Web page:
You may not know this, because I usually only rant about this on Twitter, but for the longest time I have been a Microsoft Sculpt Ergonomic keyboard user. In particular, I have been using the US layout because, rare among the WordPress users, I have been using the US International layout for many, many years (including getting upset for when it was broken on Xorg, and building my own version of it for OS X when it was not bundled with the system) and particularly using it with an actual US physical layout (ever since I ordered the wrong keyboard from Apple and I fell in love with the horizontal enter key.
Unfortunately, a few weeks ago my daily driver keyboard failed: the number 6 stopped typing, and without a number it’s fairly difficult to keep working. When I went to order a new Sculpt keyboard, though, I found that Amazon.com didn’t have any stock available! The Microsoft Store did have them, but I can’t order from the US store, and the UK store only has the UK layout ones — so hopefully this means it’s not entirely out of production, and it’s just a temporary stock problem, but it did make me go a bit paranoid, as the other Sculpt I had at hand is also the same age, and I would be stumped if I didn’t have a good keyboard to work with. So after securing at least one from eBay (and eventually a second one from Amazon when they did get a bit more stock), I decided to look at what other alternatives are there for ergonomic keyboards with a negative wrist angle.
I was surprised to discover that there are not that many clones when it comes to 75% ergonomic keyboards. There are a few, identically-looking, but differently branded (likely AliExpress special) keyboard-and-trackball combos, but that’s where the selection ends. And even though I nearly got one of them, the fact that people complain that the keys themselves are smaller than the Sculpt dissuaded me from trying them.
Instead, I found a Kensington Pro Fit Ergo Wireless Keyboard, from a brand that was at least not unknown to me, and actually one that I remembered with a smidgen of fondness — they were the brand of the trackballs I got after Logitech stopped making their best one ever (the Optical TrackMan Cordless, which you can now buy from some absurd suppliers for over £400!) and before discovering the ELECOM trackballs. I ordered one (again, from Amazon.com with their Global Shipping option, due to the layout problems), and eventually it got here…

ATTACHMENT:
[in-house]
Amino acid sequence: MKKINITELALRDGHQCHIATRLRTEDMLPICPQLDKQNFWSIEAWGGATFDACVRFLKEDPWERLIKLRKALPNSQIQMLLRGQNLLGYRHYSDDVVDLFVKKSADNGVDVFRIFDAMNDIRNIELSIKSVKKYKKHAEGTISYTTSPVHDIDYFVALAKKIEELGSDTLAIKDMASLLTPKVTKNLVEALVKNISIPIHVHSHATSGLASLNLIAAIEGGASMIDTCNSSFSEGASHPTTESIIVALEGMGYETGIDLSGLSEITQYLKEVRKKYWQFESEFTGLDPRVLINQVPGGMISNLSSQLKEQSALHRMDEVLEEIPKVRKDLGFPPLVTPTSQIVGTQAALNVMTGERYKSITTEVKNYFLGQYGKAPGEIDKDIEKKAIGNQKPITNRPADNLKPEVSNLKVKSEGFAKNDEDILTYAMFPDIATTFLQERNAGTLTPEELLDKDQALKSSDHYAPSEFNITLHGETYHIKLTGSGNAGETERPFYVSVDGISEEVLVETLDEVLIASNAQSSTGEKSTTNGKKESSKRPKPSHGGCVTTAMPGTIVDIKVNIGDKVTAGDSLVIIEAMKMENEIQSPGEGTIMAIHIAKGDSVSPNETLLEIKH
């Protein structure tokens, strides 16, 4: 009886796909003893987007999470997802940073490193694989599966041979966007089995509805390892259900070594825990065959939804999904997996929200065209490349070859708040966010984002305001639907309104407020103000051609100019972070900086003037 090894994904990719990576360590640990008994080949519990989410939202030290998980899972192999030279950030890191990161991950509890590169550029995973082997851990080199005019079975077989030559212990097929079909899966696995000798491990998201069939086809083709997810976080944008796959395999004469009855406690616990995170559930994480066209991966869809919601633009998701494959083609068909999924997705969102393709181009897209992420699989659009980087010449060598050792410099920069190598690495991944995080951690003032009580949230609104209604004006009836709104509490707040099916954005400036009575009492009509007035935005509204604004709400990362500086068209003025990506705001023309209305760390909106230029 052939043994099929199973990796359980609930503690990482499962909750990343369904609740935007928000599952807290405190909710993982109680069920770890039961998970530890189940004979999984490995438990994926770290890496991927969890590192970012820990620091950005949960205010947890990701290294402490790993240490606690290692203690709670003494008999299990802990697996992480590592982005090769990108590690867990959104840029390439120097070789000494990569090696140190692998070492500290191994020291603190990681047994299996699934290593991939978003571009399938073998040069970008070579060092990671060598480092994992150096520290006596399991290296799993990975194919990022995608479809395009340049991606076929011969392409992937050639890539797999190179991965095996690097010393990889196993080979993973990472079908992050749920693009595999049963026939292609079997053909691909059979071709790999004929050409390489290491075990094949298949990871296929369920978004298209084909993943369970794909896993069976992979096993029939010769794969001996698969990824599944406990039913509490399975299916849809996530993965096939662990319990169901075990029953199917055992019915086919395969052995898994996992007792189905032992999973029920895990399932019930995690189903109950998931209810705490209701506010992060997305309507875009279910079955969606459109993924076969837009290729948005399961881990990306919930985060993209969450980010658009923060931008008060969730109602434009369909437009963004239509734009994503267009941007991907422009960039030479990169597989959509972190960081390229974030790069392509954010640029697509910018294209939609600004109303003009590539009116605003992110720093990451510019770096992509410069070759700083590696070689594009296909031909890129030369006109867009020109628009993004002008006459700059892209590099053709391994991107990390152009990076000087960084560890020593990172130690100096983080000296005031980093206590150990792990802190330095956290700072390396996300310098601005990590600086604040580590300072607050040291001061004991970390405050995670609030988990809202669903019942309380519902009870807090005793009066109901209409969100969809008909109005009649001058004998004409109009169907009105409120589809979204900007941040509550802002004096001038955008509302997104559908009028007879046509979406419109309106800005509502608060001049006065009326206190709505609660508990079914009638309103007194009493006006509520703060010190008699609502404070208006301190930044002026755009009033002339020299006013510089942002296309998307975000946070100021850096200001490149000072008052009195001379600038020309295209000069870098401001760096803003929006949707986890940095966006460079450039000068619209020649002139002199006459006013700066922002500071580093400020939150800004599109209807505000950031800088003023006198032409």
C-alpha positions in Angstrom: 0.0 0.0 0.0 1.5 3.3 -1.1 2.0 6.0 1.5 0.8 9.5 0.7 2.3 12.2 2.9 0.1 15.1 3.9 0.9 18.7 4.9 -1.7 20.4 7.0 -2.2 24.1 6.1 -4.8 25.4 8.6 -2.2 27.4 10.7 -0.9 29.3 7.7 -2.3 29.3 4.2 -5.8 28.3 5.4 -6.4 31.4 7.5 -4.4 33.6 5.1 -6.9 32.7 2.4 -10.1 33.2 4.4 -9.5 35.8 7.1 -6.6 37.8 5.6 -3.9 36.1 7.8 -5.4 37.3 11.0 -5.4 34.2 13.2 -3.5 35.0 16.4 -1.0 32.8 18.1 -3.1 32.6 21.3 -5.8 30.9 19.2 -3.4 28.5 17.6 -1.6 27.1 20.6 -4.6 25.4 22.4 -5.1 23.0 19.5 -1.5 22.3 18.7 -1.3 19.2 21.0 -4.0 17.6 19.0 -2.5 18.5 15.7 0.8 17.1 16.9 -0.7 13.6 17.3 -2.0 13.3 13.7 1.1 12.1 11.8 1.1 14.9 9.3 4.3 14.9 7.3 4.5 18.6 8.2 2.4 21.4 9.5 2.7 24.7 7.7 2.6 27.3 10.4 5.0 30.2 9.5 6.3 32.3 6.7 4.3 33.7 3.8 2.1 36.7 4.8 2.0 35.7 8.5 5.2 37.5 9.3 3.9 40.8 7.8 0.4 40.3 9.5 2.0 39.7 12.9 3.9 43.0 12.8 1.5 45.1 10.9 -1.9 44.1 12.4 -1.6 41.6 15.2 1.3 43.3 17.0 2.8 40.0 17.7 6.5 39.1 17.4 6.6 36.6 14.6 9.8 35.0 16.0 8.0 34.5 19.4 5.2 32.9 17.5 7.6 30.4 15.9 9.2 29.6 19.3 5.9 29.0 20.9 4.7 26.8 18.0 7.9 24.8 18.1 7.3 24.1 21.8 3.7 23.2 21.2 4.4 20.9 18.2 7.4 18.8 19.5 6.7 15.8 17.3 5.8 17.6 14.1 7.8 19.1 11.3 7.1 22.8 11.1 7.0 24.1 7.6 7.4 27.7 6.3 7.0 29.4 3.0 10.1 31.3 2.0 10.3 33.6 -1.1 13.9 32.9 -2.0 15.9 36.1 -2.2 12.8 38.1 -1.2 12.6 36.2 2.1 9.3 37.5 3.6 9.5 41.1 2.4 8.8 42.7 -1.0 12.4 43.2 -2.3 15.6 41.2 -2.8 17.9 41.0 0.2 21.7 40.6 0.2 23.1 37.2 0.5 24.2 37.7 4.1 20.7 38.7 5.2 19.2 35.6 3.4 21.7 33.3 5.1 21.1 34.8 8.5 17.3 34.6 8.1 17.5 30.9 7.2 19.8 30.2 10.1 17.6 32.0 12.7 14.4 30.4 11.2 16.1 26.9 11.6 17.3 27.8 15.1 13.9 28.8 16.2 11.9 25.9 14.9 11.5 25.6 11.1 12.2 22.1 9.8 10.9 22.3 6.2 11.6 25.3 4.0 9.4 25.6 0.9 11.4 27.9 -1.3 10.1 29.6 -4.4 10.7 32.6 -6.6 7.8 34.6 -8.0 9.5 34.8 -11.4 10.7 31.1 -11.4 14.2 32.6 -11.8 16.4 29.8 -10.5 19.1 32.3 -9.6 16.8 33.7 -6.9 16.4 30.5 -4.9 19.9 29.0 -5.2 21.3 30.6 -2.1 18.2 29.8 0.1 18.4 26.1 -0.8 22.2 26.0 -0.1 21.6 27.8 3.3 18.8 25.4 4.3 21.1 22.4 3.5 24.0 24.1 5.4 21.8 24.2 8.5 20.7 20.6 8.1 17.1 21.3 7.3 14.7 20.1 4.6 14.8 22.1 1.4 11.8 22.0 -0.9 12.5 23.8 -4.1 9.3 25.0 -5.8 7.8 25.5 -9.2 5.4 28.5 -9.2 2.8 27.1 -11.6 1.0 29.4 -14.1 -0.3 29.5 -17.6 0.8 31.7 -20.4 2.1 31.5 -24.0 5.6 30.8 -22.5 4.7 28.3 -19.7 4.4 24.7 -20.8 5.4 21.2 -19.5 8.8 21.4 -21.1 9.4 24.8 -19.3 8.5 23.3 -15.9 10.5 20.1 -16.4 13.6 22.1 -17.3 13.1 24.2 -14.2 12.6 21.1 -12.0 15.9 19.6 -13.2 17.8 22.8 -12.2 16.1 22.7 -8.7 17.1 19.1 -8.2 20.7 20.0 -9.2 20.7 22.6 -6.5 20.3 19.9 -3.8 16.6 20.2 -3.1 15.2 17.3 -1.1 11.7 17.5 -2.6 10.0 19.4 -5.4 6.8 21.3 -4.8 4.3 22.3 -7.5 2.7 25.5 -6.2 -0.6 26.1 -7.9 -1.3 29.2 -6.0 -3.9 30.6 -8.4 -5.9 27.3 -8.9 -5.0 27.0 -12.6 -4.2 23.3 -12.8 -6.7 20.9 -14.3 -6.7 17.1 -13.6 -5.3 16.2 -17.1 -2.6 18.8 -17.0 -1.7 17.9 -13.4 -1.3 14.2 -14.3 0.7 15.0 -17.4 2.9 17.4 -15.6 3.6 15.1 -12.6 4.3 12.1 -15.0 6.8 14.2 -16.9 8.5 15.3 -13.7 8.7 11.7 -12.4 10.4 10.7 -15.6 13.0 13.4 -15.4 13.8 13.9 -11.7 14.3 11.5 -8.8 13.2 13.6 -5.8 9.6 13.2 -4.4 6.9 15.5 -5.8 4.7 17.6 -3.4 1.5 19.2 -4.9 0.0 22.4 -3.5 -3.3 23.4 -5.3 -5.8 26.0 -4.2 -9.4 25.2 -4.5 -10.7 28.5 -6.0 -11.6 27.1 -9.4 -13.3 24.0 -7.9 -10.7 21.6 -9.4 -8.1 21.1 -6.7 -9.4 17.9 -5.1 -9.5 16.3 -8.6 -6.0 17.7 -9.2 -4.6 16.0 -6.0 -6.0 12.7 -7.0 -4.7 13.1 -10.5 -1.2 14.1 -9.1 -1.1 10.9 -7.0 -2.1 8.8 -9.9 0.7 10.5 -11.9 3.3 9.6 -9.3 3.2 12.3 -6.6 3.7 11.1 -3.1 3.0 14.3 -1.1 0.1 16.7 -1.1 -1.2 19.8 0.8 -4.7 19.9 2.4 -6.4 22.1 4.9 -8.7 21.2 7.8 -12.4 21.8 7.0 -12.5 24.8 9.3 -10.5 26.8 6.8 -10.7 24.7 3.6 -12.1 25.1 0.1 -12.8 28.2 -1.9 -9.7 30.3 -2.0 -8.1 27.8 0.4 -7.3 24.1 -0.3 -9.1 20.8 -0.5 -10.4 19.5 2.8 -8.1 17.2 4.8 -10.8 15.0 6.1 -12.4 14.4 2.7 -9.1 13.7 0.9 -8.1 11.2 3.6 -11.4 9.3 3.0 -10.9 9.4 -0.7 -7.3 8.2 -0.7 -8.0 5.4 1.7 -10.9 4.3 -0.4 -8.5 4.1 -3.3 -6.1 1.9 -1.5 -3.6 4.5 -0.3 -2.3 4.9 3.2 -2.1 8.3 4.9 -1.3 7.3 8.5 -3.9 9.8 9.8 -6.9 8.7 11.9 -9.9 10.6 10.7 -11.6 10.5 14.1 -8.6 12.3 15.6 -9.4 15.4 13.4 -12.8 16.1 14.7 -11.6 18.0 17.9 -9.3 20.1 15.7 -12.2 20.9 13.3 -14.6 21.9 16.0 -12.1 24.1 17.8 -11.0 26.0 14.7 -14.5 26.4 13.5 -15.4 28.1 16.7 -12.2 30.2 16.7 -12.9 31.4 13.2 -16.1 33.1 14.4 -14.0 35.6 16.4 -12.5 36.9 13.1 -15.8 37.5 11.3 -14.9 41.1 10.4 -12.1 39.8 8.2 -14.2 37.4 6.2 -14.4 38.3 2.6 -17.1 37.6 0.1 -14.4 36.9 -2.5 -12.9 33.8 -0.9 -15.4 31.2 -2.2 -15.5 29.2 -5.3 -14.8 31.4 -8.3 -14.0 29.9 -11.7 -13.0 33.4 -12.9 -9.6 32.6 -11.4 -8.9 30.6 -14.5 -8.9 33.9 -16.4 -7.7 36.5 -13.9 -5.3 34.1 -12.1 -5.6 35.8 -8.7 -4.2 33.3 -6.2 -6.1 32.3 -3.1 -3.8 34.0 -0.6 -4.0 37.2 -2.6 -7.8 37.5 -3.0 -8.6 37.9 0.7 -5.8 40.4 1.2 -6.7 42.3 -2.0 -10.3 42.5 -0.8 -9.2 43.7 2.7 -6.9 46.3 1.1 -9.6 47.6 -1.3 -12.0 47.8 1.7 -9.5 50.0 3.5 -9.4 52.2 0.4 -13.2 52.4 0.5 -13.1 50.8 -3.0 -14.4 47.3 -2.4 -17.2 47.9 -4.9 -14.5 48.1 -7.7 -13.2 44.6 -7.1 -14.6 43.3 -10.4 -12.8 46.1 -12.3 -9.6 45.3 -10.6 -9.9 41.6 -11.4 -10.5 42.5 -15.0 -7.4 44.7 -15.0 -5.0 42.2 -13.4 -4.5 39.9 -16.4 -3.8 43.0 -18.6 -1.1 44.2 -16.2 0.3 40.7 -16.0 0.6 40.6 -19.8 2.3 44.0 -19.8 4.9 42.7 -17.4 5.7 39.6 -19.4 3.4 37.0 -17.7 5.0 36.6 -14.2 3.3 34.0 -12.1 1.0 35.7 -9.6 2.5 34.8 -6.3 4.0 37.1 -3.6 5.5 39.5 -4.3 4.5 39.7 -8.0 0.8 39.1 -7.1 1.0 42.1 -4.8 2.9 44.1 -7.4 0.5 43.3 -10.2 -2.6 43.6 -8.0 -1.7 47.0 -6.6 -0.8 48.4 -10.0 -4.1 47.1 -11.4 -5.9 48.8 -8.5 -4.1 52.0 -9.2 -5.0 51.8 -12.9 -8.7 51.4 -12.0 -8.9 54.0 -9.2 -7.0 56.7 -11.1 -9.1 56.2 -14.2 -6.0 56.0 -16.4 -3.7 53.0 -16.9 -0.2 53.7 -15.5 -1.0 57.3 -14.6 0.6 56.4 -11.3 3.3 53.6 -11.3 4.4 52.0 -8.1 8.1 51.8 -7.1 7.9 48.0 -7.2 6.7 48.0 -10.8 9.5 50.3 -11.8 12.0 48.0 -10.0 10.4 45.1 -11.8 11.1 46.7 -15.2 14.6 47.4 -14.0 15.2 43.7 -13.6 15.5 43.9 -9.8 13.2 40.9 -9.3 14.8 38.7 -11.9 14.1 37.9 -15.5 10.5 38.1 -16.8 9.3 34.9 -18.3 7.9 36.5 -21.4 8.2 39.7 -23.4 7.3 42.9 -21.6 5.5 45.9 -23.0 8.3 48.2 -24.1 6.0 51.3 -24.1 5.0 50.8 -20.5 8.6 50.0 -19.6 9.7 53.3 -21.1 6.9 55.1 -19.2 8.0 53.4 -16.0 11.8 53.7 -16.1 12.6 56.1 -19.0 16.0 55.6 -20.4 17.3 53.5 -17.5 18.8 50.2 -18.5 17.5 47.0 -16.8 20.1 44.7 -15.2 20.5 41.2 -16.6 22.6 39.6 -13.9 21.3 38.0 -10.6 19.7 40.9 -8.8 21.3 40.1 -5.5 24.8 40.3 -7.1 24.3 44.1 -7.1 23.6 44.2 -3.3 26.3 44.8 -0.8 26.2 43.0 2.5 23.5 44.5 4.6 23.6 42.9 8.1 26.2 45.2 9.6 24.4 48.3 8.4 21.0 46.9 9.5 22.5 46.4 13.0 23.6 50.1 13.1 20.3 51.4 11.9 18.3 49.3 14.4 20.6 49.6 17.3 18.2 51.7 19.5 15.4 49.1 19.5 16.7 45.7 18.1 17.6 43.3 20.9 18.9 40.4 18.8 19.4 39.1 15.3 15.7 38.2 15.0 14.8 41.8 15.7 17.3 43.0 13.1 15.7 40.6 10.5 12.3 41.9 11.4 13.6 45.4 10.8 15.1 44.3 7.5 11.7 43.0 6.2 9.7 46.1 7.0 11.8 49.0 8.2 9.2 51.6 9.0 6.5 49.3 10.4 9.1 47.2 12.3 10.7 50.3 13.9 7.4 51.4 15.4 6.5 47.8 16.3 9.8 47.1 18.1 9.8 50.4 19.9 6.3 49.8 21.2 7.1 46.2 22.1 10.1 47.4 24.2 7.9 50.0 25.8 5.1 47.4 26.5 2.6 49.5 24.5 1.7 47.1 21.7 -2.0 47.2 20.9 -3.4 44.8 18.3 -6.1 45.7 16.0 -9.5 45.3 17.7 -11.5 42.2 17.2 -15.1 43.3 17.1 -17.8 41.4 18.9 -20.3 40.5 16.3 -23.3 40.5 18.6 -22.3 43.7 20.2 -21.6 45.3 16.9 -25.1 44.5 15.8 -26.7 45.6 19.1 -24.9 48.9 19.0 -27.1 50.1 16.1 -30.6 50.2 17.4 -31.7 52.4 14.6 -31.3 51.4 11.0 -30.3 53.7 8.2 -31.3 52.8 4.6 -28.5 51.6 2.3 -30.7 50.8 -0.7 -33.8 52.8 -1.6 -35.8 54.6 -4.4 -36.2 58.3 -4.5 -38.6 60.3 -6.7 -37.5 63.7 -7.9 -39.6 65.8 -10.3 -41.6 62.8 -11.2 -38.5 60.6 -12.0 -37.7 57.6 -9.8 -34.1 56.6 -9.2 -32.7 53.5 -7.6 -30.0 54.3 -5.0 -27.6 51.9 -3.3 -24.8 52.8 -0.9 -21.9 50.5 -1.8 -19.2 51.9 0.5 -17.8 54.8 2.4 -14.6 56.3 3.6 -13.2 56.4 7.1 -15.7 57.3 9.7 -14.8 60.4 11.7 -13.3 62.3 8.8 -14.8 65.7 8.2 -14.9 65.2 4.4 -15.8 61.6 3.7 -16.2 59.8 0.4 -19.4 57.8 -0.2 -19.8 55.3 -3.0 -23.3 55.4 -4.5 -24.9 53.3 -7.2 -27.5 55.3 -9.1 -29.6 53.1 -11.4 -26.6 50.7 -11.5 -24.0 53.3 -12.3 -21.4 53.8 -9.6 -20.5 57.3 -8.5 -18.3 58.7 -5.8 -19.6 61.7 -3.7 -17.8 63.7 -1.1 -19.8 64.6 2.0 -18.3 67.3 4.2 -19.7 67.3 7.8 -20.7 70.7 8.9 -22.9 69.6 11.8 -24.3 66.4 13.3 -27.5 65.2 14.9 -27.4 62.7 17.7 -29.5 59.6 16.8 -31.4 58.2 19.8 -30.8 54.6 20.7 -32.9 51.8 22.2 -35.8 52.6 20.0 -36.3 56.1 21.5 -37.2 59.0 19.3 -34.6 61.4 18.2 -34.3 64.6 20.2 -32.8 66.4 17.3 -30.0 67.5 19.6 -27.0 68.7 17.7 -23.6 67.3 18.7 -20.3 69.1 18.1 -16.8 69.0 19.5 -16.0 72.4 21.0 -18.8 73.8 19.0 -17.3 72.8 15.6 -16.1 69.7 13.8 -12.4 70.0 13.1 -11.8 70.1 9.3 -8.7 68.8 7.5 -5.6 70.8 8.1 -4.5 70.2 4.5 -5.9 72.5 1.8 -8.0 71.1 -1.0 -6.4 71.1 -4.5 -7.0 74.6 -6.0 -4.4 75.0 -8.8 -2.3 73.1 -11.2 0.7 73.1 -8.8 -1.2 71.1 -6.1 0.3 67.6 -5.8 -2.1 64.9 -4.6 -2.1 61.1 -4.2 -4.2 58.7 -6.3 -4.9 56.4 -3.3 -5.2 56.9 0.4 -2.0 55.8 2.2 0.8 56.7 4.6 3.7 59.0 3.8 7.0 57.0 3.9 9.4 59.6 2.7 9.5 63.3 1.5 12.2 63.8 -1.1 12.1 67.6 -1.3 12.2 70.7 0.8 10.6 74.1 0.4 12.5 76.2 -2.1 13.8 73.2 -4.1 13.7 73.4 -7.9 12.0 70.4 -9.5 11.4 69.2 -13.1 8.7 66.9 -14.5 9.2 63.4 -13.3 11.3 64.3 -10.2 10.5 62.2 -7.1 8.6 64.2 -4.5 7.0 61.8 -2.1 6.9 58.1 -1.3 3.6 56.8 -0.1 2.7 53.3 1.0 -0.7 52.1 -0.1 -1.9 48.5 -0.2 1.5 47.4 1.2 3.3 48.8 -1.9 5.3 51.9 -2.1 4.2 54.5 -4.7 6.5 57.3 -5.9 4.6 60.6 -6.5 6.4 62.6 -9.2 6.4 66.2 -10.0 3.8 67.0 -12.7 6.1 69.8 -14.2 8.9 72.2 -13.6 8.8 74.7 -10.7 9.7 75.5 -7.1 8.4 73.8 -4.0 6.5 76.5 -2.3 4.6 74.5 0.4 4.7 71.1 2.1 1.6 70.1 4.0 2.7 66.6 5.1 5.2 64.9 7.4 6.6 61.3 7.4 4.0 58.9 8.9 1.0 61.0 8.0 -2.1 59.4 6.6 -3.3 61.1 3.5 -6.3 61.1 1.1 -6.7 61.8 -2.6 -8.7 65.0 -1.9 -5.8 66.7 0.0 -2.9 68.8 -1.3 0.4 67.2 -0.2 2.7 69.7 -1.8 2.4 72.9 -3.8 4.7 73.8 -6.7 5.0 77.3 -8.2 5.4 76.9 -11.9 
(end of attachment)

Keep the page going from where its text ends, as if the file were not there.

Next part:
Now, we all have very low bar of expectation for Amazon packaging at this point. But a half-unsealed, manufacturer box with no padding is a new low for their “Global Shipping” — and it got here with Yodel, I’m surprised it even worked when I received it! Anyway, it seemed to at least be in one piece, so I actually used to type most of the first draft of this post…
The main visible difference between the Sculpt and the Kensington keyboard is that the latter is a full width keyboard, rather than the 75% the Sculpt is. This makes it more a clone of the Microsoft Surface Ergonomic Keyboard than the Sculpt. The Surface Ergonomic always felt like a clone of the Sculpt itself: despite them being both manufactured by Microsoft, the latter felt better thought out, while the former had a few too many style-over-substance compromises to my liking. Similar (but worse) compromises apply to the Kensington keyboard.